Testing your memory, your ability to assemble the best monster from the pieces you have available, and gauging when to strike for maximum effect, this game will keep board gamers and puzzle fans alike on their toes.

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We were impressed by how much gameplay was packed into what seemed like a simple memory/combat mashup game. The wealth of options available, the stunning artwork, and the addictive gameplay quickly made it a hit at the gaming table.

Plus the relative family friendliness of the monsters ensured that younger players could get into the game as well, exposing themselves to several different gameplay styles all at once.

While it may remind you of Dr. Frankenstein’s famous creation, 13 Monsters is no cobbled-together stroke of luck. It’s a well-assembled machine.

[13 Monsters is available from 13-monsters.com and select European outlets.]


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The Great Crossword Debate: Overused Vs. Obscure

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Making a great crossword puzzle is not easy. Heck, making a GOOD crossword puzzle is not easy.

You want the theme to be creative, innovative even, but still something that can be intuited from a clever title and crafty clues.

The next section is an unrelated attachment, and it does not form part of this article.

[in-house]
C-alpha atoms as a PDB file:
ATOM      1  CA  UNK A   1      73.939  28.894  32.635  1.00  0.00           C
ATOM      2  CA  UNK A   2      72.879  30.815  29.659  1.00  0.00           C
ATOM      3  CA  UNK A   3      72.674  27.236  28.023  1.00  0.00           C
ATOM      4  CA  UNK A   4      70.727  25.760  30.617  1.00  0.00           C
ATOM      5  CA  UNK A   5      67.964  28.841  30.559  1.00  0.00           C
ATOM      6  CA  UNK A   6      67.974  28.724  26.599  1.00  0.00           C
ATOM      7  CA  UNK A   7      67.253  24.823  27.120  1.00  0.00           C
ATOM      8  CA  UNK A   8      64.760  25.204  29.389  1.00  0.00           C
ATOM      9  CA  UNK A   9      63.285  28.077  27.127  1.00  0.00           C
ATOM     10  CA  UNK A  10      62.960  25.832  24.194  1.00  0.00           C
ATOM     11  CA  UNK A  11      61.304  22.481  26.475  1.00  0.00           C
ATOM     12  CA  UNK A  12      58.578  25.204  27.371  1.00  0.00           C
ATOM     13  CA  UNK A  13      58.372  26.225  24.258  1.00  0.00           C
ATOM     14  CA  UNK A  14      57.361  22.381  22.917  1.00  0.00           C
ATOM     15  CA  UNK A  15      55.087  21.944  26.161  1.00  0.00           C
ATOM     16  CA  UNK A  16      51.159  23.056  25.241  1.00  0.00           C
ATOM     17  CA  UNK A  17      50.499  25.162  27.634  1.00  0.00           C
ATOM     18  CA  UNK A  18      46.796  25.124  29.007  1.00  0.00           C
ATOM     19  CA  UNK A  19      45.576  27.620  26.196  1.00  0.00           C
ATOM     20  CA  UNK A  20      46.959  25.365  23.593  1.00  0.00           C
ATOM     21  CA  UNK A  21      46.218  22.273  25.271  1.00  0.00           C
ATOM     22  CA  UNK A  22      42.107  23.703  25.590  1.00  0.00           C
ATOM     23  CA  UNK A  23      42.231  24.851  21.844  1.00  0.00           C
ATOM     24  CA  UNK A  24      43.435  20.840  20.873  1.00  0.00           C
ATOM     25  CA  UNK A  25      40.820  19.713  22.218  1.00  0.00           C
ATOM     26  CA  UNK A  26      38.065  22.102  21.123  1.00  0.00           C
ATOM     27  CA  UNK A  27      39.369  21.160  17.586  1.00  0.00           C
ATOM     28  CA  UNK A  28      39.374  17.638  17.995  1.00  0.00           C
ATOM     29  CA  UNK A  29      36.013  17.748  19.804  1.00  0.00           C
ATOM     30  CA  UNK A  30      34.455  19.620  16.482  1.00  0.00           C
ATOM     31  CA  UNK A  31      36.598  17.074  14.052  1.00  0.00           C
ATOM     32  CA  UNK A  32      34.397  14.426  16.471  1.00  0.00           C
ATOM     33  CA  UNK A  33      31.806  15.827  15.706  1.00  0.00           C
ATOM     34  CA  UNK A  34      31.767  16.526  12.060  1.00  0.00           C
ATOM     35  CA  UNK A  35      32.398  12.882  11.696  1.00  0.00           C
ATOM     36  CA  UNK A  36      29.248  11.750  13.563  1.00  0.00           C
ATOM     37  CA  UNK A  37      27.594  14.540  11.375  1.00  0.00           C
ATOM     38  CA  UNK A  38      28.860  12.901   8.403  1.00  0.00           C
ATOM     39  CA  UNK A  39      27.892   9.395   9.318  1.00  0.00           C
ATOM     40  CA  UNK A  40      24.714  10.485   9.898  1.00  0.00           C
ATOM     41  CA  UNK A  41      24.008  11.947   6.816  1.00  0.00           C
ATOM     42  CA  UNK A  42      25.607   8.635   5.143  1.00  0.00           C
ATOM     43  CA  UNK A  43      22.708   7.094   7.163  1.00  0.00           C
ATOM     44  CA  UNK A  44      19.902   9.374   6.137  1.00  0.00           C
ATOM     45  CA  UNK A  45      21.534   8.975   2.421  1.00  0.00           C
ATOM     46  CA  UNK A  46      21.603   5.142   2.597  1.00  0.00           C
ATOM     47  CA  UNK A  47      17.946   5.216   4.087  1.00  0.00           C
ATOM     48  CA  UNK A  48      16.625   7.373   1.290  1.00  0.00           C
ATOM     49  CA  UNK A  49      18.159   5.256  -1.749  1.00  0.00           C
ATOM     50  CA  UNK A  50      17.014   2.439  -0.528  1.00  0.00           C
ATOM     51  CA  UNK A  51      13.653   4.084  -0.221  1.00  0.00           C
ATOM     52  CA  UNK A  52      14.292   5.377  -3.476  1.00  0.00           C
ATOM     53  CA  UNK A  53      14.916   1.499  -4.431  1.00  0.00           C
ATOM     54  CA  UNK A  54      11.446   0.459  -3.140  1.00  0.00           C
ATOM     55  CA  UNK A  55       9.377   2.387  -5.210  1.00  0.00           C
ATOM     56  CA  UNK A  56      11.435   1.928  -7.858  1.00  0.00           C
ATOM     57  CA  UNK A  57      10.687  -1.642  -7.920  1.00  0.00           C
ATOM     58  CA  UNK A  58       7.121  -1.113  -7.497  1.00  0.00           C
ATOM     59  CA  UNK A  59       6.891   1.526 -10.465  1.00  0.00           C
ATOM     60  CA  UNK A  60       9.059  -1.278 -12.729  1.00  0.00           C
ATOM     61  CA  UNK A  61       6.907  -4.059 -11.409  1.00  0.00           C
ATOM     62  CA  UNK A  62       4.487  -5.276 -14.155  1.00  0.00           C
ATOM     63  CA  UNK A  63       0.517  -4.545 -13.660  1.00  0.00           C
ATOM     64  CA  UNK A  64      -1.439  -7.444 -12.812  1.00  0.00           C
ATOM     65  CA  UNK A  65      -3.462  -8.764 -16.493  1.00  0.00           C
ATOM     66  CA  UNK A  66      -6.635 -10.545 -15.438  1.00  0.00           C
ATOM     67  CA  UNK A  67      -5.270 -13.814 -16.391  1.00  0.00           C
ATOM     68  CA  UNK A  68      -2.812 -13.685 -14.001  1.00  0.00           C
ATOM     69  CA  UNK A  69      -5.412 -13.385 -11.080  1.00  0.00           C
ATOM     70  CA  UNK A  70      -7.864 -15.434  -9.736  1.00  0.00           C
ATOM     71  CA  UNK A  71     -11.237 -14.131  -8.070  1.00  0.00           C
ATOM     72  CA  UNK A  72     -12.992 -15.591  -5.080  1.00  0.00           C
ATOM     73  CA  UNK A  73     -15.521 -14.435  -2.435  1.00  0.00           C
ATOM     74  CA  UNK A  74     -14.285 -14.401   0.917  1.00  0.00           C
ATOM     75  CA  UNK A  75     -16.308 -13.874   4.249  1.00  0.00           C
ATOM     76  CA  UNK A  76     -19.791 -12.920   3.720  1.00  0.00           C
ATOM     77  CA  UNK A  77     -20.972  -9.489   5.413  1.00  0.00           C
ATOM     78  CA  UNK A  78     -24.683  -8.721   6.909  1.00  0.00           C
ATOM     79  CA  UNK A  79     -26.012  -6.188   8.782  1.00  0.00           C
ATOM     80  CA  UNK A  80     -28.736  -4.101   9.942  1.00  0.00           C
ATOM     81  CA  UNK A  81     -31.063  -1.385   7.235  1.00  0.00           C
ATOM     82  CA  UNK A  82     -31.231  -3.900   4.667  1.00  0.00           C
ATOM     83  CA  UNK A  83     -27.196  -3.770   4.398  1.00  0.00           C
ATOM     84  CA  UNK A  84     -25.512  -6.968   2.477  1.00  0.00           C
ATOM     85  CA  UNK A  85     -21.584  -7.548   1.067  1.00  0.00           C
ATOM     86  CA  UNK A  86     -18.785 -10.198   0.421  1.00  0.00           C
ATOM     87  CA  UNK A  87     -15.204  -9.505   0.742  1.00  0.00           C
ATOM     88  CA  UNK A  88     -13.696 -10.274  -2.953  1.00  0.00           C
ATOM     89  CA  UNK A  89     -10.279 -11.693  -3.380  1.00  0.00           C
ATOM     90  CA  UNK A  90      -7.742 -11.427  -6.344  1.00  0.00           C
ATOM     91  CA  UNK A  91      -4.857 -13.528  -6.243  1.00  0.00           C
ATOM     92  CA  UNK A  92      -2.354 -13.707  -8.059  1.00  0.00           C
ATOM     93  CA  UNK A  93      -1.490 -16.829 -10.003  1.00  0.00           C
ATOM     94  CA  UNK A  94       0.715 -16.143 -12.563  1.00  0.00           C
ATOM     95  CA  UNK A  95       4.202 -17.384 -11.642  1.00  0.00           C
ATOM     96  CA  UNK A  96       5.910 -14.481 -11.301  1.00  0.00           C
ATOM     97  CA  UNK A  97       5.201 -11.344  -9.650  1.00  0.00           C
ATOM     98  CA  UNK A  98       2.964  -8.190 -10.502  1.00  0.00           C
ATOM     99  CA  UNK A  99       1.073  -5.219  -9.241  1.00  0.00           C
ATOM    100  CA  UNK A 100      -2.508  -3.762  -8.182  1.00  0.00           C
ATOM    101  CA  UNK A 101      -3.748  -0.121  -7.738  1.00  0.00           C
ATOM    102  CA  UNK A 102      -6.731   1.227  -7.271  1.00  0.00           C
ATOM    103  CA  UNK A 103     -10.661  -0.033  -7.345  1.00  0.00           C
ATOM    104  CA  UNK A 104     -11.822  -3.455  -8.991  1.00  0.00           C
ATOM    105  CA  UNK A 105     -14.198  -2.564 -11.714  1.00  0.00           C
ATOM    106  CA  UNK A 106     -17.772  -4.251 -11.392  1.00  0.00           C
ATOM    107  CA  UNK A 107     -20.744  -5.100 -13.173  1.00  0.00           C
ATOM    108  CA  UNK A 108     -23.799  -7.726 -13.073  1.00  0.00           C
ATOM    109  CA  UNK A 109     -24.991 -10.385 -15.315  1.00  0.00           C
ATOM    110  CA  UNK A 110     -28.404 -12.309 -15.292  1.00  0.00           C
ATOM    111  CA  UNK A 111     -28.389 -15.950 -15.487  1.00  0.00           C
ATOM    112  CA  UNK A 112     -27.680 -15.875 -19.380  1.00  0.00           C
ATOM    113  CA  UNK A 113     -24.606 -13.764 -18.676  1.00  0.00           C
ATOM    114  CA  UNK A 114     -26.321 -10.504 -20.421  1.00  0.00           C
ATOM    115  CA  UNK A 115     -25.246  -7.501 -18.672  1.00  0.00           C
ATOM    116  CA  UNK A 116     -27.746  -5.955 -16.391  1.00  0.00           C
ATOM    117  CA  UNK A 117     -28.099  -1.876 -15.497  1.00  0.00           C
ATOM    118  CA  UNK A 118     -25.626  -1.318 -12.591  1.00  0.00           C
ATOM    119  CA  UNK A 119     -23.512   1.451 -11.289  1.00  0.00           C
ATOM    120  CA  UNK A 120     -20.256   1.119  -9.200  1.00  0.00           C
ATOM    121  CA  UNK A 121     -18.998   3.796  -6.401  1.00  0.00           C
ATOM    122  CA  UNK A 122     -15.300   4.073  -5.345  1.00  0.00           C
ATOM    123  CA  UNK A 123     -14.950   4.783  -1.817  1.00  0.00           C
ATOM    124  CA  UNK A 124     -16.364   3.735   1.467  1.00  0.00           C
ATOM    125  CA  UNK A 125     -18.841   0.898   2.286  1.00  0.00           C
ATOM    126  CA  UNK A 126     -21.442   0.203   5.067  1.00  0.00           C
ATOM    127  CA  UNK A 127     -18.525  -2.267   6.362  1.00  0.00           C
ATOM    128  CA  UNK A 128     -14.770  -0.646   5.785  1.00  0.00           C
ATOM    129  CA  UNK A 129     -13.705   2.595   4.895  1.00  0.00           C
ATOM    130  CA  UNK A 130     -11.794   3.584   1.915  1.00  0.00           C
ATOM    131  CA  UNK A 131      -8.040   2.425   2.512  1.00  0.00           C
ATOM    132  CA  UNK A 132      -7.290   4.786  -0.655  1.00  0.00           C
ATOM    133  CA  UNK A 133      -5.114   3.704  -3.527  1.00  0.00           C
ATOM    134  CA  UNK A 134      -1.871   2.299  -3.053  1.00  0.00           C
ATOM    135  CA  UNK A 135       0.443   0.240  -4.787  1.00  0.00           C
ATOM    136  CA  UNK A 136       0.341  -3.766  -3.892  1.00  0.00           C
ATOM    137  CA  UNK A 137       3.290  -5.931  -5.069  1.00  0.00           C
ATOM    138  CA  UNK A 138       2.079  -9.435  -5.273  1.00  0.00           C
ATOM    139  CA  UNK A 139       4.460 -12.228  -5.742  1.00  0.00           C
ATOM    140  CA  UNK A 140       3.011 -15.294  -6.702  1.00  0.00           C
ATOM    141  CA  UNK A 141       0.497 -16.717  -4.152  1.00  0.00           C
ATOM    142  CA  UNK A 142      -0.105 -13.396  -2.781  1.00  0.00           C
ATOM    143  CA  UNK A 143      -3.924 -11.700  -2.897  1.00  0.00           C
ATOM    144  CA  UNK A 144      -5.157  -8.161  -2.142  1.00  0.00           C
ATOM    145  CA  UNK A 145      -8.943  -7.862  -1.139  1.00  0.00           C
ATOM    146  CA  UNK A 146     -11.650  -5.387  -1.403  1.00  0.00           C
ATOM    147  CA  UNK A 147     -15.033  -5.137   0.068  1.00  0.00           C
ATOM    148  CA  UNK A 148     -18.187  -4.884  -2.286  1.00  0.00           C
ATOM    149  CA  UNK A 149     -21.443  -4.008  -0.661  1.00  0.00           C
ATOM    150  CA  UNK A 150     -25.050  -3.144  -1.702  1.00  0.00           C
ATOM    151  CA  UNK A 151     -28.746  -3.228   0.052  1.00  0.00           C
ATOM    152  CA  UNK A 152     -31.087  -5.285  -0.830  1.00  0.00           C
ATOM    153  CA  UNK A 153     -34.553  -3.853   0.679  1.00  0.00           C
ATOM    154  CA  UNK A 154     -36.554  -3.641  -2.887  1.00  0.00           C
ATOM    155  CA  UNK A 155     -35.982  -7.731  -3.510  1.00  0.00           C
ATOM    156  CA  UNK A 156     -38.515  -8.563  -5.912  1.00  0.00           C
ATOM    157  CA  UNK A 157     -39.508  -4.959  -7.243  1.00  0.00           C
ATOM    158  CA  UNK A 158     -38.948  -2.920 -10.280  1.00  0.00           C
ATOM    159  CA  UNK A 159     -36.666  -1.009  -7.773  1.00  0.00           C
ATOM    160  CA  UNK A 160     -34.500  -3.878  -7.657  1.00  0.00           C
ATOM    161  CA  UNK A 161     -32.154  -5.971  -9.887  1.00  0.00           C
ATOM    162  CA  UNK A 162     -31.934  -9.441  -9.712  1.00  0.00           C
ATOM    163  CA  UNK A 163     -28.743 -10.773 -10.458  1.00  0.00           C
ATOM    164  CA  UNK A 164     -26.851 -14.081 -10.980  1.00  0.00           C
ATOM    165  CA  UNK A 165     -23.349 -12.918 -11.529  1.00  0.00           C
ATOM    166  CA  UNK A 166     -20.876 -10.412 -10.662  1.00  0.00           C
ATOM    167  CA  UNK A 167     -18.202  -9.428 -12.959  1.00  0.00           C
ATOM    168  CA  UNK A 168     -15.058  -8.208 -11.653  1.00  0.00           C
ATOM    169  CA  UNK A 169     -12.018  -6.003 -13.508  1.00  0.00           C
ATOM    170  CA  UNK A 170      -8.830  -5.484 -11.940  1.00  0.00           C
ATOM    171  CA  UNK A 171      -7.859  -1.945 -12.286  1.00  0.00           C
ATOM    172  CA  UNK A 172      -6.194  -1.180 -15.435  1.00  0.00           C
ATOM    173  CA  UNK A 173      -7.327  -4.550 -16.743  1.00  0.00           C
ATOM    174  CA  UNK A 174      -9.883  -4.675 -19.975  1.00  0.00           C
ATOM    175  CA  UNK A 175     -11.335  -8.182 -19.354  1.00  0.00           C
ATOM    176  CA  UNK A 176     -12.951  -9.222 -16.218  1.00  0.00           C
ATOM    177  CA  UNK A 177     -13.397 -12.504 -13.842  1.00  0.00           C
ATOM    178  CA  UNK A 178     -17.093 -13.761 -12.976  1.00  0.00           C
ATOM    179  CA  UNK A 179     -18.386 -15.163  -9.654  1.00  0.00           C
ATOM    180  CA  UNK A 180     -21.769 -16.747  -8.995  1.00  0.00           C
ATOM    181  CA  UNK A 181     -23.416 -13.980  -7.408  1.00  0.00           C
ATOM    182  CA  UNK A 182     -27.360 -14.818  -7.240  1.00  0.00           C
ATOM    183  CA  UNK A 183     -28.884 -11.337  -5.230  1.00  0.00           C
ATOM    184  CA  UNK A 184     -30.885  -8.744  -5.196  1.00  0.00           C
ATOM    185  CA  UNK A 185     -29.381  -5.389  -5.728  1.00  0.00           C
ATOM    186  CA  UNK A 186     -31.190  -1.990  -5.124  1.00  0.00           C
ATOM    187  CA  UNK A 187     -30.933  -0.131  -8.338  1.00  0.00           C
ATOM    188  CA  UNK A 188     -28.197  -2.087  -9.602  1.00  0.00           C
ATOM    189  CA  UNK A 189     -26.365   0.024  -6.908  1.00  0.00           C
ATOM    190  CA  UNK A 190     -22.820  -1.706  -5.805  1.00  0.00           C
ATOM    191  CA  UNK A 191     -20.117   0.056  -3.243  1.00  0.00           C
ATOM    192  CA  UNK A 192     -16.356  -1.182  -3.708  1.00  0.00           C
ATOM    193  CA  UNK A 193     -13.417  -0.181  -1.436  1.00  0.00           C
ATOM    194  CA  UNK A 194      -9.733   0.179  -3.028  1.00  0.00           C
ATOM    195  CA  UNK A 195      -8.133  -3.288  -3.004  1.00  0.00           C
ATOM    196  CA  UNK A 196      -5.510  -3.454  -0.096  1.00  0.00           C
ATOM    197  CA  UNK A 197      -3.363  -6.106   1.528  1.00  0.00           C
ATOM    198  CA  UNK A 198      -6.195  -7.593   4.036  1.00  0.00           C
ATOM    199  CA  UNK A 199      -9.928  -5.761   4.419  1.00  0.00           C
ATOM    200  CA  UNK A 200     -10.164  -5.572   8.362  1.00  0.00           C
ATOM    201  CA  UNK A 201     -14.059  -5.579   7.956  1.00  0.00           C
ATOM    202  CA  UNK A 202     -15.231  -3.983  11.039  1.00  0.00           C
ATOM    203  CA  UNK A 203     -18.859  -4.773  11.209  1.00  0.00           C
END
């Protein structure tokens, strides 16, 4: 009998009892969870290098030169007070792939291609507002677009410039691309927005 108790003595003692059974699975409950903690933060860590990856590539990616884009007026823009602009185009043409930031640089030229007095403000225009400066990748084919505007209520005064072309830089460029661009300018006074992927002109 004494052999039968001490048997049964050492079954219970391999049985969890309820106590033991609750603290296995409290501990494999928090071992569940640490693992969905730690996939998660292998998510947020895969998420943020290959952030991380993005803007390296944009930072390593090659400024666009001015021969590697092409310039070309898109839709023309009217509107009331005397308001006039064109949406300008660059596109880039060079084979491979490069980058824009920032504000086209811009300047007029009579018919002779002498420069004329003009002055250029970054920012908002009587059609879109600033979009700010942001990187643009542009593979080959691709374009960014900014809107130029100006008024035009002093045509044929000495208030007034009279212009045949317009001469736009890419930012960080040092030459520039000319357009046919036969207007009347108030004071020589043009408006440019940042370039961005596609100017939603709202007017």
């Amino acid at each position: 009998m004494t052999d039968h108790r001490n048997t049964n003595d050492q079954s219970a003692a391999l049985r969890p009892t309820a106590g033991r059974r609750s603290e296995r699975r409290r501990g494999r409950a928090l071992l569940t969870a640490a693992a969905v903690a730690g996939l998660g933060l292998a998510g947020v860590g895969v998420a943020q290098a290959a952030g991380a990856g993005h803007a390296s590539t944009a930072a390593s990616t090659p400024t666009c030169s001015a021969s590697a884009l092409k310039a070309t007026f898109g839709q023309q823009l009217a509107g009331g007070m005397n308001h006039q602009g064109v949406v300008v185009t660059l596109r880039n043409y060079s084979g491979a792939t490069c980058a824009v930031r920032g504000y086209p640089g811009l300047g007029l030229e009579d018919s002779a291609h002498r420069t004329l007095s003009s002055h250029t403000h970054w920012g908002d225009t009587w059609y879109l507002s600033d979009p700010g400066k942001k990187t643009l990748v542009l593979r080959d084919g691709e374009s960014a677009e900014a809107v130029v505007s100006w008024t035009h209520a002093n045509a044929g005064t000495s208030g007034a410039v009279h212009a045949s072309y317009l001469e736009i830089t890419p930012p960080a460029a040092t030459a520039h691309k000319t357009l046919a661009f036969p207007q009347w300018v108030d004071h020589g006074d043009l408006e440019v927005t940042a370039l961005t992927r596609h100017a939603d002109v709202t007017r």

You want the clues to be engaging, challenging, funny, tricky, and loaded with wordplay and personality.

And you want the grid fill to be fresh and interesting, yet accessible. You want to avoid obscurities, abbreviations, nonsensical partial-phrases, and the dreaded Naticks where two difficult entries cross.

But you also want to add to the lexicon of grid fill, leaving behind the tired vowel-heavy words that have become cliche or crosswordese.

Even if you accomplish all that, you also want your puzzle to have an overall consistent level of difficulty. Having a bunch of easy words in the grid only highlights the hard words necessitated when you construct yourself into a corner. A sudden spike in vocabulary and eccentricity is always noticeable.

So completing every grid becomes a balancing act between new and old, pop culture-loaded and traditional, obscure and overused.

This raises the question posed in a Reddit thread recently:

Which bothers you more, words that you probably wouldn’t know without a dictionary OR filling out OLEO and ARIA for the millionth time?

Both options had their proponents, so I’d like to give you my thoughts on each side of this cruciverbalist coin.


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Obscure Over Overused